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The newspaper of The Johns Hopkins University February 7, 2005 | Vol. 34 No. 21
Study: Hearing's 'Off-Switch' Borrowed from Muscles

By Joanna Downer
Johns Hopkins Medicine

In experiments with rats, Johns Hopkins researchers have discovered that the shut-off switch for the auditory system is quite similar to an "on" switch previously known principally in muscle. The findings appear in the Dec. 8 issue of the Journal of Neuroscience.

Calcium was already known to be a key factor in both systems. It helps trigger contraction of muscles, and it helps the brain rapidly shut down the ear's sound-detecting "hair cells," named for the spiky projections that help translate sound waves into electricity. However, the amount of calcium coming into hair cells in response to the brain's signals has always seemed too small to do the trick.

Now, the Hopkins researchers report that the small influx of calcium triggered by the "shut-off" nerve causes a flood of calcium to be released from a reservoir sitting just inside the hair cell. That flood, in turn, quiets the hair cell by stimulating its release of potassium.

"We've known the response to the nerve is practically immediate, and people had suggested that perhaps the cells had a reservoir of calcium that made it possible," said Paul Fuchs, professor of otolaryngology — head and neck surgery, of neuroscience and of biomedical engineering and director of the Cochlear Neurotransmission Laboratory at the Center for Hearing and Balance at Johns Hopkins. "Our evidence strongly supports this idea and shows how it happens. The similarities to the situation in muscle is striking."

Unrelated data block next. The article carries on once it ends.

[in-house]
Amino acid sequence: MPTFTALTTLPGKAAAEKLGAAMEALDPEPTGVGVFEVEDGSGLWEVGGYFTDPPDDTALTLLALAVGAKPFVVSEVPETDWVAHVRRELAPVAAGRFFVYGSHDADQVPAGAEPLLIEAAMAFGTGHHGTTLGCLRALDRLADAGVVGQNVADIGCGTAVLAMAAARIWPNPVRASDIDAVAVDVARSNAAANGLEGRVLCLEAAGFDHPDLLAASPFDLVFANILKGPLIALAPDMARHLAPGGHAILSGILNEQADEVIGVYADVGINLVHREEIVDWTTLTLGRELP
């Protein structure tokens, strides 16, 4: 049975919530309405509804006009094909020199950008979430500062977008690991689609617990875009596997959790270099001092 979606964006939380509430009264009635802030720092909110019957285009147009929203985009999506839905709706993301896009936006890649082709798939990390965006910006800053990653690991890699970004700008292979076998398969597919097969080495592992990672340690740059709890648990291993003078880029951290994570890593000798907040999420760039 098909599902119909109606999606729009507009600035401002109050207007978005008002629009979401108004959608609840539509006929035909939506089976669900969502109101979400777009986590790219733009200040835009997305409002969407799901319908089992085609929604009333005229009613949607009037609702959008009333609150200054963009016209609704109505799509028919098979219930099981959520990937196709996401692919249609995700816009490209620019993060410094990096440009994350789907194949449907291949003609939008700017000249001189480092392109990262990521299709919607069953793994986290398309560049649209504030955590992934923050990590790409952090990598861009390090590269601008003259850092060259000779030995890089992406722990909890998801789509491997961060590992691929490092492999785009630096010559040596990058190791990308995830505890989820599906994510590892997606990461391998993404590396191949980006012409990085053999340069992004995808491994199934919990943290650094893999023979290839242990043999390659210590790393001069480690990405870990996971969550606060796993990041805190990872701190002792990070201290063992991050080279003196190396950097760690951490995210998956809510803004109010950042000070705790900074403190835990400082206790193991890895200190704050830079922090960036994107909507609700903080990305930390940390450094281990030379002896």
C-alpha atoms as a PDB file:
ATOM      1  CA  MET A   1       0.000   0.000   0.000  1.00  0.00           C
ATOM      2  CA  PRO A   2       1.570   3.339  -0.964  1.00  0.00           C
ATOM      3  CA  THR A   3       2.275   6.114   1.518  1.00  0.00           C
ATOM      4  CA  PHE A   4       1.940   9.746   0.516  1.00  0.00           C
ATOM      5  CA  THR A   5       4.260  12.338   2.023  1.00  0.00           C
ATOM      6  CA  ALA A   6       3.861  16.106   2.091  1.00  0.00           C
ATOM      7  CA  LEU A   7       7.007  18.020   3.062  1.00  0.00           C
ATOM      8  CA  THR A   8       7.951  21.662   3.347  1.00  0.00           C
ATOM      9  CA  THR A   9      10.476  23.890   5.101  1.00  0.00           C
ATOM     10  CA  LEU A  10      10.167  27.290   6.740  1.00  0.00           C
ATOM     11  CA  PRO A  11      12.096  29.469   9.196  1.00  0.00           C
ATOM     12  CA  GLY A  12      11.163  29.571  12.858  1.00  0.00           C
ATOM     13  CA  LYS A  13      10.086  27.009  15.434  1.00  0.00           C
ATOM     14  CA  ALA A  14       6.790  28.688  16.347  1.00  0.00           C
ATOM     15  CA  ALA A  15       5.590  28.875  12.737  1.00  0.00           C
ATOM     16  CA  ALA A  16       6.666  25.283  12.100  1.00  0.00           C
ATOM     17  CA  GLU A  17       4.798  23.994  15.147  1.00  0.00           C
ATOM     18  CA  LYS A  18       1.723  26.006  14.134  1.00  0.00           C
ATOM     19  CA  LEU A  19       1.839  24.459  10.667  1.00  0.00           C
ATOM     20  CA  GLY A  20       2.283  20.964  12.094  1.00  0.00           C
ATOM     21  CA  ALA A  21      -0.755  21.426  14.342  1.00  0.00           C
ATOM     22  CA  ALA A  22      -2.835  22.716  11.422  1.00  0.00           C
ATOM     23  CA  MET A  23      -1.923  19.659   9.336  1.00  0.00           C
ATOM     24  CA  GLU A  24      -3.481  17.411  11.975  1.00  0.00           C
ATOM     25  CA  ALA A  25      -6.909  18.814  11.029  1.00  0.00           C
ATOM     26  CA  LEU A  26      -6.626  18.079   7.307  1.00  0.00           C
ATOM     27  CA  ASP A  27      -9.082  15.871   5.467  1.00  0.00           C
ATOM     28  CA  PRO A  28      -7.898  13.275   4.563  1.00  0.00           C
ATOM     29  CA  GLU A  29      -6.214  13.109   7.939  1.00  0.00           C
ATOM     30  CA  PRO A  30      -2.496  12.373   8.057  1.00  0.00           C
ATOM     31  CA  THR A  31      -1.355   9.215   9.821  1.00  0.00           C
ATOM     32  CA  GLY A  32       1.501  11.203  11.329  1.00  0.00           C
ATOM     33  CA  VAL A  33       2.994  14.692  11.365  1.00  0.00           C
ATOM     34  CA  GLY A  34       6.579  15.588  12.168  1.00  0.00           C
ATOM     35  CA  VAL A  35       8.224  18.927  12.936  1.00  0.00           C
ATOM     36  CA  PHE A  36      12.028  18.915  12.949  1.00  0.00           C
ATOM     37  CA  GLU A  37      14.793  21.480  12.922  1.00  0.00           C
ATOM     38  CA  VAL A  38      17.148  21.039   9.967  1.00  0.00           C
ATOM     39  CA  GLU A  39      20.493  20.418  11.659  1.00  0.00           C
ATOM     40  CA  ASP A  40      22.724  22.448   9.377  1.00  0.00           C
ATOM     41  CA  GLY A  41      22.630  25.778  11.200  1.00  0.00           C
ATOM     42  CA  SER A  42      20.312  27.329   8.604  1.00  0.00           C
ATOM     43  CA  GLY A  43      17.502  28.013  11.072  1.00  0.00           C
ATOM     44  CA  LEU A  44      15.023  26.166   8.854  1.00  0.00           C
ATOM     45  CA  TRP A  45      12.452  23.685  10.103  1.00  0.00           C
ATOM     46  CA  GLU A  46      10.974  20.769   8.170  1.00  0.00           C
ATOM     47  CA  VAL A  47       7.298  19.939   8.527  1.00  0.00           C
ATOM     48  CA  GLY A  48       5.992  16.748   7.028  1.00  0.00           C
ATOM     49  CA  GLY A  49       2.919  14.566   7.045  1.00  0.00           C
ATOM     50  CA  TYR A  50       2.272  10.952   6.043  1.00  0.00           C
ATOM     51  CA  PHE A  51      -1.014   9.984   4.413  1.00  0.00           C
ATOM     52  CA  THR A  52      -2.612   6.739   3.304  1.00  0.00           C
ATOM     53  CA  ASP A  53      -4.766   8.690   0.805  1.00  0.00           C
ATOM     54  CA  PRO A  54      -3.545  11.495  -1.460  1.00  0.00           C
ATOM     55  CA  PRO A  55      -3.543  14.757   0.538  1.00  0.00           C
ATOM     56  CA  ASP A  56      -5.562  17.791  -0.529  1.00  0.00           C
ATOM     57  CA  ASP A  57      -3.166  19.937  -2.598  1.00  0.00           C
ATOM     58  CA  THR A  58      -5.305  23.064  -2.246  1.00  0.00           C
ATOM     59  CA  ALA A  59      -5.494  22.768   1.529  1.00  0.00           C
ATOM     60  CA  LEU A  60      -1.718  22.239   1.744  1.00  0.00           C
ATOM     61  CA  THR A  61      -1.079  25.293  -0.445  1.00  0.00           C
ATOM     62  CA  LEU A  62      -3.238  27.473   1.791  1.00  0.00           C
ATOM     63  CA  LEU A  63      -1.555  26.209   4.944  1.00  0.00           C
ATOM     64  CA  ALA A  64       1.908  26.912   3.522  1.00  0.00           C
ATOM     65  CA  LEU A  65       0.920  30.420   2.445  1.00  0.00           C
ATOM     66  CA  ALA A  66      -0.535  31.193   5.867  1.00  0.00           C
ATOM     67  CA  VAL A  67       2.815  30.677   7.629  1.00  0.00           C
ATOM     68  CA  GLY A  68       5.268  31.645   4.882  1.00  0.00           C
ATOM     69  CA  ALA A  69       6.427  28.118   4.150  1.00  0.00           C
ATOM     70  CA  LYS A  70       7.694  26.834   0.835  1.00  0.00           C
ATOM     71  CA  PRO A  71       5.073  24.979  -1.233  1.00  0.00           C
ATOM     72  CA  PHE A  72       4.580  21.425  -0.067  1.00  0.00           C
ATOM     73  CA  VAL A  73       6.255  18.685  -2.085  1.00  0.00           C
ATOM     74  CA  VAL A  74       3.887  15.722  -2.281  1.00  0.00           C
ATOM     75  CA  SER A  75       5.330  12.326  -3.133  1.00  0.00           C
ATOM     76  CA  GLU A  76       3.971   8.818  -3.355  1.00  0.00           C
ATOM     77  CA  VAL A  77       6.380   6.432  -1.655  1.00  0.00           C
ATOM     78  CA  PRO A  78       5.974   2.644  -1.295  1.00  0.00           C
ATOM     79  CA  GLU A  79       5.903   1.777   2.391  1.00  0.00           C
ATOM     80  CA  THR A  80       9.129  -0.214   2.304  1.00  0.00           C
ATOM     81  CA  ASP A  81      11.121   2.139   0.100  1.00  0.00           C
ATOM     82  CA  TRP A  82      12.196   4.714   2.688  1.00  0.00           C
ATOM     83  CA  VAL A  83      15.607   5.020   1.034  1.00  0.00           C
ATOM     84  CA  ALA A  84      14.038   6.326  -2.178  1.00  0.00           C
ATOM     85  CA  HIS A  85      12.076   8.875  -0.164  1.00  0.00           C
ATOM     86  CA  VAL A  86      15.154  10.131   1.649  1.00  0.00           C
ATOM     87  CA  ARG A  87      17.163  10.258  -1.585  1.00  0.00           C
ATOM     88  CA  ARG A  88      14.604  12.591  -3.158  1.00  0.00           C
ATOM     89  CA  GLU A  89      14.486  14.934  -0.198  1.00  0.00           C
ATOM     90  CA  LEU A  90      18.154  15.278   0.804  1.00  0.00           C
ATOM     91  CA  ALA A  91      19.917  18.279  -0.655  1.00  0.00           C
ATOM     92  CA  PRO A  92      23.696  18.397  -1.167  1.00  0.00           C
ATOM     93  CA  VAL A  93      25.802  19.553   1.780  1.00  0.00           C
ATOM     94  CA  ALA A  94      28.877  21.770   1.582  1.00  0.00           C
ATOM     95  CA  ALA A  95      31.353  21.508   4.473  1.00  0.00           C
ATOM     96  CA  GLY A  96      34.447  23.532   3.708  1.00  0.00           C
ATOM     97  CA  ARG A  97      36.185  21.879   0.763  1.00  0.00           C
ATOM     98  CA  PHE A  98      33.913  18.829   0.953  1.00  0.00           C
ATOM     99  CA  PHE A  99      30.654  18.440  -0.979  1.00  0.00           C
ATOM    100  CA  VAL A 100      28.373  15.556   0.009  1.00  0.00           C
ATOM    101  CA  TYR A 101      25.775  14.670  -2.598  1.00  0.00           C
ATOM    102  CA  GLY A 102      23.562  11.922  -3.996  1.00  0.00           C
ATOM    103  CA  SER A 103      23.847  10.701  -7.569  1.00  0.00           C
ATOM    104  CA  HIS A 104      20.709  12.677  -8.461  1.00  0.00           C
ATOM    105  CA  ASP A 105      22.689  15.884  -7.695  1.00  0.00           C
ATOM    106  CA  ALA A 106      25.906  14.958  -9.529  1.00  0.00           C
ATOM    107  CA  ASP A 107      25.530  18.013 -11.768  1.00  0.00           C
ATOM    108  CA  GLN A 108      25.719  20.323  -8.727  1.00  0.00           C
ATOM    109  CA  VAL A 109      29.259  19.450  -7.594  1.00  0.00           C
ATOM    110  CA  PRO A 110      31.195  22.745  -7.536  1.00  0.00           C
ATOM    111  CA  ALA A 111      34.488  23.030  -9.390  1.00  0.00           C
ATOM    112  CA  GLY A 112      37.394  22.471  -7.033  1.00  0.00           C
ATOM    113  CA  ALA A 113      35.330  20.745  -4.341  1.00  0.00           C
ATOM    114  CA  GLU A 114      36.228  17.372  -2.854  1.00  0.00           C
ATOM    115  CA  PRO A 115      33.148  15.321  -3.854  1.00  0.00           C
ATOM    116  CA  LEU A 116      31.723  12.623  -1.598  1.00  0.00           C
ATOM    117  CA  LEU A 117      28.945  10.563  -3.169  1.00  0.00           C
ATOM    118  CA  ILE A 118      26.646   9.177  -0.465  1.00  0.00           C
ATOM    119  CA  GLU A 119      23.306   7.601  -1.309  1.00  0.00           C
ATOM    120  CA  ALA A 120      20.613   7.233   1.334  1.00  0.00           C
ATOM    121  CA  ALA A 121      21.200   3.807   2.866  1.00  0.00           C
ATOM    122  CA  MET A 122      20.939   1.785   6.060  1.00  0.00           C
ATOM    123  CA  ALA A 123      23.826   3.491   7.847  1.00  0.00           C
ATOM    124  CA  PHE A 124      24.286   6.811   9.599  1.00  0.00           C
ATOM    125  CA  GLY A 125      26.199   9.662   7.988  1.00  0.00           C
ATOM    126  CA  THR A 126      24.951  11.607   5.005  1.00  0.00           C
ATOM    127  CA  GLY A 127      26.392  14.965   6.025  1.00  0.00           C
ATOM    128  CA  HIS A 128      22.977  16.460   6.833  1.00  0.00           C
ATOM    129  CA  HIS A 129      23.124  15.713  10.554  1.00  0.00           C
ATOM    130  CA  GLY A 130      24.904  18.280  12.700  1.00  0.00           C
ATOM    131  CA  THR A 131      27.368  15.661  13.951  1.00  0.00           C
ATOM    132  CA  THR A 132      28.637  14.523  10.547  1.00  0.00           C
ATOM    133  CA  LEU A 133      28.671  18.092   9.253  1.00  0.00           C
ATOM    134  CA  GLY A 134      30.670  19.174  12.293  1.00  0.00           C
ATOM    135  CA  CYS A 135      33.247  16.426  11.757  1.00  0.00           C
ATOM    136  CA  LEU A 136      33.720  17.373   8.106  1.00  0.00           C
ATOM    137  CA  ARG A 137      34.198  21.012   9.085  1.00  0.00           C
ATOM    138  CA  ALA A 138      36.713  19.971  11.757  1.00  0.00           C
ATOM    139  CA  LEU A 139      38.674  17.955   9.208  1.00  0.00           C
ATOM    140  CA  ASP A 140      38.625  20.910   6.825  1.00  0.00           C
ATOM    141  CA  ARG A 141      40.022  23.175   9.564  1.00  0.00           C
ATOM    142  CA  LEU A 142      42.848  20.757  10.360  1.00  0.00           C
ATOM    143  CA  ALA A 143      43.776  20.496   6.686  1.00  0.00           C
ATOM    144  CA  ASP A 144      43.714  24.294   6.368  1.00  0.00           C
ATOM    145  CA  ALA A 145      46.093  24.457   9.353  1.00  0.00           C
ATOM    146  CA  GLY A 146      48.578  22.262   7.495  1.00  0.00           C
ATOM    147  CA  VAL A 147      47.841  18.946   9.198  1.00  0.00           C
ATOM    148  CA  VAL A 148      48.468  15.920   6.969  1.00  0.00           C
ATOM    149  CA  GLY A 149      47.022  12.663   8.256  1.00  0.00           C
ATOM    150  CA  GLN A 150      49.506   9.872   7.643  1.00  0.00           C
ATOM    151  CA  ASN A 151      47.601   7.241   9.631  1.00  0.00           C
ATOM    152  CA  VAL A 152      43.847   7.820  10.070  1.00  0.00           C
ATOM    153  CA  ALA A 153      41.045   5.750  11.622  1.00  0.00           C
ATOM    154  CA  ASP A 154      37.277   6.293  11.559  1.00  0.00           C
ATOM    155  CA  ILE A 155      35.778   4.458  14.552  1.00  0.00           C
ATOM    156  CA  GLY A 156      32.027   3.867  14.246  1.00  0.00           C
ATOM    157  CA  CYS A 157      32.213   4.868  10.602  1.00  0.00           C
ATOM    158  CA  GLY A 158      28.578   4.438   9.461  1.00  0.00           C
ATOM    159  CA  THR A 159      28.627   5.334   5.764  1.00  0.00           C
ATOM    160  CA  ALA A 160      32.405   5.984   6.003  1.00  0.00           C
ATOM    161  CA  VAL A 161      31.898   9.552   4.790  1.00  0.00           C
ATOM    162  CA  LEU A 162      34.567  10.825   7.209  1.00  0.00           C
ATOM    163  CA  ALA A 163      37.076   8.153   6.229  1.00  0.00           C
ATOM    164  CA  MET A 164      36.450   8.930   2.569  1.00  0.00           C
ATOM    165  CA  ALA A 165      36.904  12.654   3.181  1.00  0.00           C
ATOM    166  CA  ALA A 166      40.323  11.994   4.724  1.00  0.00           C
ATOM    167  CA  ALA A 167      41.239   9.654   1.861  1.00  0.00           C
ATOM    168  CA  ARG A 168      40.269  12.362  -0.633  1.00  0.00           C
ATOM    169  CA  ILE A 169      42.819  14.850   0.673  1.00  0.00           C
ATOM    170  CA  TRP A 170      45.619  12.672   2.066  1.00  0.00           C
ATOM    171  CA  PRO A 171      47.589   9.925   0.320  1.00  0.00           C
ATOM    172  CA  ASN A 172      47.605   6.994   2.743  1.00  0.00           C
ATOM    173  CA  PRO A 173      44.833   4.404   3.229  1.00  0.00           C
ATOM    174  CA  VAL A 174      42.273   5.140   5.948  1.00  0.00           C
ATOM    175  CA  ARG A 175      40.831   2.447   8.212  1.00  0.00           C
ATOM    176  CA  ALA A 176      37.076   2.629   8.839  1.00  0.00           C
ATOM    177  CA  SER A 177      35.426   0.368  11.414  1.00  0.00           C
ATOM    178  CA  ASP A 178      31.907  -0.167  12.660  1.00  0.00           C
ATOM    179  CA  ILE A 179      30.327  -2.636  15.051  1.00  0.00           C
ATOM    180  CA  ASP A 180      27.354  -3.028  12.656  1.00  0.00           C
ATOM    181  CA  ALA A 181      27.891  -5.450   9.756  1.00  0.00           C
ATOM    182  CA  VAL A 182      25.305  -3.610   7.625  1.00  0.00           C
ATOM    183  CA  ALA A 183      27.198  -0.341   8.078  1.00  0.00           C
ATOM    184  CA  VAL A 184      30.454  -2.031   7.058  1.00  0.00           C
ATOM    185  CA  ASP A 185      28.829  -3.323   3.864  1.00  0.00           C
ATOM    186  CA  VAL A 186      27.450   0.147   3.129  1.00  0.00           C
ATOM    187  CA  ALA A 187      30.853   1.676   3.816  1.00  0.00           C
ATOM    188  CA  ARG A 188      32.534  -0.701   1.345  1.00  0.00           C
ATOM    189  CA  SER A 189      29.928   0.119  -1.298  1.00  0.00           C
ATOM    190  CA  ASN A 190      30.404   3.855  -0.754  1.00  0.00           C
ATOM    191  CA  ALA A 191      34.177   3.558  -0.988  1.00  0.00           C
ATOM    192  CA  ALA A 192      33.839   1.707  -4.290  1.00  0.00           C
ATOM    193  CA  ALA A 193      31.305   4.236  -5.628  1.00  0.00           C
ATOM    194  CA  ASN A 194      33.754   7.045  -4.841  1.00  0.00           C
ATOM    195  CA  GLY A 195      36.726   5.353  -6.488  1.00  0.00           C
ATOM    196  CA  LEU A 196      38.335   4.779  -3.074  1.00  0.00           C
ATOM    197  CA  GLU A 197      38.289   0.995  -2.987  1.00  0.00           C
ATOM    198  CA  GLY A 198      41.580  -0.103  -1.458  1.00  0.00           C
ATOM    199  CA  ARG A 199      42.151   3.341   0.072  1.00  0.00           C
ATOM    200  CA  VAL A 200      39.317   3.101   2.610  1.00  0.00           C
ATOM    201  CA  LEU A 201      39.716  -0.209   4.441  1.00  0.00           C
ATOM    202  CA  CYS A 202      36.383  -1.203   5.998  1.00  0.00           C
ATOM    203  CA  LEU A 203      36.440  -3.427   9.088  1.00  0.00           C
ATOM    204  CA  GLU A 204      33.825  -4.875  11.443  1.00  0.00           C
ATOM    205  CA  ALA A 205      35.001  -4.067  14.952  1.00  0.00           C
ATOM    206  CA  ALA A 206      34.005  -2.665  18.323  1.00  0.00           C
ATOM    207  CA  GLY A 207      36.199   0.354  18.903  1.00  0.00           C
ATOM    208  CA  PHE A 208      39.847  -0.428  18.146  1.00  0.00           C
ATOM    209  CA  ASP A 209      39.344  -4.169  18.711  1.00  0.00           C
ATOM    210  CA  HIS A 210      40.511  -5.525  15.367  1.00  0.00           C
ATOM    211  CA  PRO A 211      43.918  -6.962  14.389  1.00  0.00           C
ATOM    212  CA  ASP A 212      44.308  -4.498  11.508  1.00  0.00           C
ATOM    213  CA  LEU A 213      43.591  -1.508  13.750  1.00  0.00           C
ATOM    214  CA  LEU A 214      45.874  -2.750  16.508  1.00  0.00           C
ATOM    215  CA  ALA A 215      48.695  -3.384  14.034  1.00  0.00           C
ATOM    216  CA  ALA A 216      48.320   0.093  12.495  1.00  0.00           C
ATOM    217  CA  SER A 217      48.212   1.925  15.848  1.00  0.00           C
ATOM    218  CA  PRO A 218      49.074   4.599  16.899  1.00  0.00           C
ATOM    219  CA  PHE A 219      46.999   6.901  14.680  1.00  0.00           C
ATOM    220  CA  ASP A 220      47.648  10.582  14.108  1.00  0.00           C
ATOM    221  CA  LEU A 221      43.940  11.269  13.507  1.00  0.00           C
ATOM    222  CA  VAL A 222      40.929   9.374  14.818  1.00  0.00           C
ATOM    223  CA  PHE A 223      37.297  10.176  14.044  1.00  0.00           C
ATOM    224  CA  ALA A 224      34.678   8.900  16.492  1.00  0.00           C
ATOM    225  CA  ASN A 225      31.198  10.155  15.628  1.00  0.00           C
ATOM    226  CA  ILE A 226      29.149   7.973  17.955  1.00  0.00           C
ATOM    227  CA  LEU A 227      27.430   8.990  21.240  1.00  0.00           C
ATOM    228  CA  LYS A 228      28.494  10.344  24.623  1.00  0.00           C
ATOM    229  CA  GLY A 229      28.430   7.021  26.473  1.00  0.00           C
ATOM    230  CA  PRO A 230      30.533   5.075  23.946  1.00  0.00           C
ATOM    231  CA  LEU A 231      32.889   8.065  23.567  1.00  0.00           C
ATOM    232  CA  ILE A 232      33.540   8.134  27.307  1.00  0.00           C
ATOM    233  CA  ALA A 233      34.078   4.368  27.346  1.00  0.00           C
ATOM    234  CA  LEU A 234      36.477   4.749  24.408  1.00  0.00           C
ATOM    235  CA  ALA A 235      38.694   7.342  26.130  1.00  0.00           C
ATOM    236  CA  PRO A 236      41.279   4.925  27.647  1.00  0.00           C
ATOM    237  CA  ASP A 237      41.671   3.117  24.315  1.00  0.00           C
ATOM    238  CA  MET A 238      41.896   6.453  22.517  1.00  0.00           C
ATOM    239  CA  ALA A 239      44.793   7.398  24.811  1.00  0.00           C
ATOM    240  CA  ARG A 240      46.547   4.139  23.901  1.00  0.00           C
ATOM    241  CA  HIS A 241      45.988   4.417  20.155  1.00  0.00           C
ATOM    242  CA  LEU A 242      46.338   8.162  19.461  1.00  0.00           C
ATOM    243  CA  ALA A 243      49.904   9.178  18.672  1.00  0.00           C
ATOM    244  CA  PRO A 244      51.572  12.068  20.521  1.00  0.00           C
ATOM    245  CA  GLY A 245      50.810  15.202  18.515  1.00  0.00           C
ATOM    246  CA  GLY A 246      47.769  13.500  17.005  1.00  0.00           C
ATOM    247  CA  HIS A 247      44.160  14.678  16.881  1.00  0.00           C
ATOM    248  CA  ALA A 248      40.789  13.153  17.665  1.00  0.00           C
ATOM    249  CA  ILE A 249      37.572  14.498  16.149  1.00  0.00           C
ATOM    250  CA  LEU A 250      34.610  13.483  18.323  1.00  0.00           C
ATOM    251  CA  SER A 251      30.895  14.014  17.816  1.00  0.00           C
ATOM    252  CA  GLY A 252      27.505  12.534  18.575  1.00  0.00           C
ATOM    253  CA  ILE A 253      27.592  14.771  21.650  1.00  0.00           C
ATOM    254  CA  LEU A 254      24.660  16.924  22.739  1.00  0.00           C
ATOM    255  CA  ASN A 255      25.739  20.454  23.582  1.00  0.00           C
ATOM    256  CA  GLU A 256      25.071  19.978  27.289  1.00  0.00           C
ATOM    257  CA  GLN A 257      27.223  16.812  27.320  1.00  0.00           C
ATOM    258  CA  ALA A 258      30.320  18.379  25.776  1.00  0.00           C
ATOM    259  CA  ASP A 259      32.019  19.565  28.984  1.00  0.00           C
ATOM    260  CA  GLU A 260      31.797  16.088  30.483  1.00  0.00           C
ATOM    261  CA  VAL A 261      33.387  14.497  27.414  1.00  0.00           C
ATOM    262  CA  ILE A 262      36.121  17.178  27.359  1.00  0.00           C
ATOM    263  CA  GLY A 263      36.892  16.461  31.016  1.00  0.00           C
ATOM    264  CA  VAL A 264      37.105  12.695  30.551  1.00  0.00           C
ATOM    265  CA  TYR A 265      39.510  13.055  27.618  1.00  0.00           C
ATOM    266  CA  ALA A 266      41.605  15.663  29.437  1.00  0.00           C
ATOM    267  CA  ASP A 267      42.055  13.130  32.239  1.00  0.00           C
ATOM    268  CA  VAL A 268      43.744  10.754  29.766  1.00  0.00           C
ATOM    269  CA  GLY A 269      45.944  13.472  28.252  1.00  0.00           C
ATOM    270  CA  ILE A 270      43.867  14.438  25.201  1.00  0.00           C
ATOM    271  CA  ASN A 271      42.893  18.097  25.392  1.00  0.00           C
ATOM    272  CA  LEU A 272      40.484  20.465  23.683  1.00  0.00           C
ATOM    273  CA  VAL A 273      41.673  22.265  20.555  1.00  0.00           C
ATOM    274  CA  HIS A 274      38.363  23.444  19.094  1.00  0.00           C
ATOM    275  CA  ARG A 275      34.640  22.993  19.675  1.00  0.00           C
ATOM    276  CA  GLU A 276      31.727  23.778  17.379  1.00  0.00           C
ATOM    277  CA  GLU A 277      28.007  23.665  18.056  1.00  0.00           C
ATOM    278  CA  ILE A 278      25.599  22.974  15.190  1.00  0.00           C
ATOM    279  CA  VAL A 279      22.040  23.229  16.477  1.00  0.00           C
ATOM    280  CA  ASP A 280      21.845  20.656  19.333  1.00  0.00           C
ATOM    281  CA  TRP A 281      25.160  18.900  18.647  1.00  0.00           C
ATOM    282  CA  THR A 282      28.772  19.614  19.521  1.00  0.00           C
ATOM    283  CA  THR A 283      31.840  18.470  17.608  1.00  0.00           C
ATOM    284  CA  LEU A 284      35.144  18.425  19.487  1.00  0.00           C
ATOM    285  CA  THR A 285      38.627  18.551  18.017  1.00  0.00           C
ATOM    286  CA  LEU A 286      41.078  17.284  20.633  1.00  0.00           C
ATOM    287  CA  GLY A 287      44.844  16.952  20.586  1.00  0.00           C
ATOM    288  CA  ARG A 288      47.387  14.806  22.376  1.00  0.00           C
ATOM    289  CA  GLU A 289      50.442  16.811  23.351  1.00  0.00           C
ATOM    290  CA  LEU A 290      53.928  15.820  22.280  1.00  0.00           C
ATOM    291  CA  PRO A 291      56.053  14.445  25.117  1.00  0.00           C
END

In both systems, the reservoir of calcium is just inside the cell and extends along the cell's connection with the nerve, maximizing the impact of the incoming calcium. Moreover, the researchers discovered that the flood gates are so-called ryanodine receptors, which are triggered to open by nicotinic receptors in hair cells as in muscle.

Fuchs says that in the future it could conceivably be possible to manipulate the influx of calcium or the release of calcium from the hair cells' reservoir to try to relieve hypersensitivity to sound or tinnitus.

The research was funded by the National Institute for Deafness and Communication Disorders.


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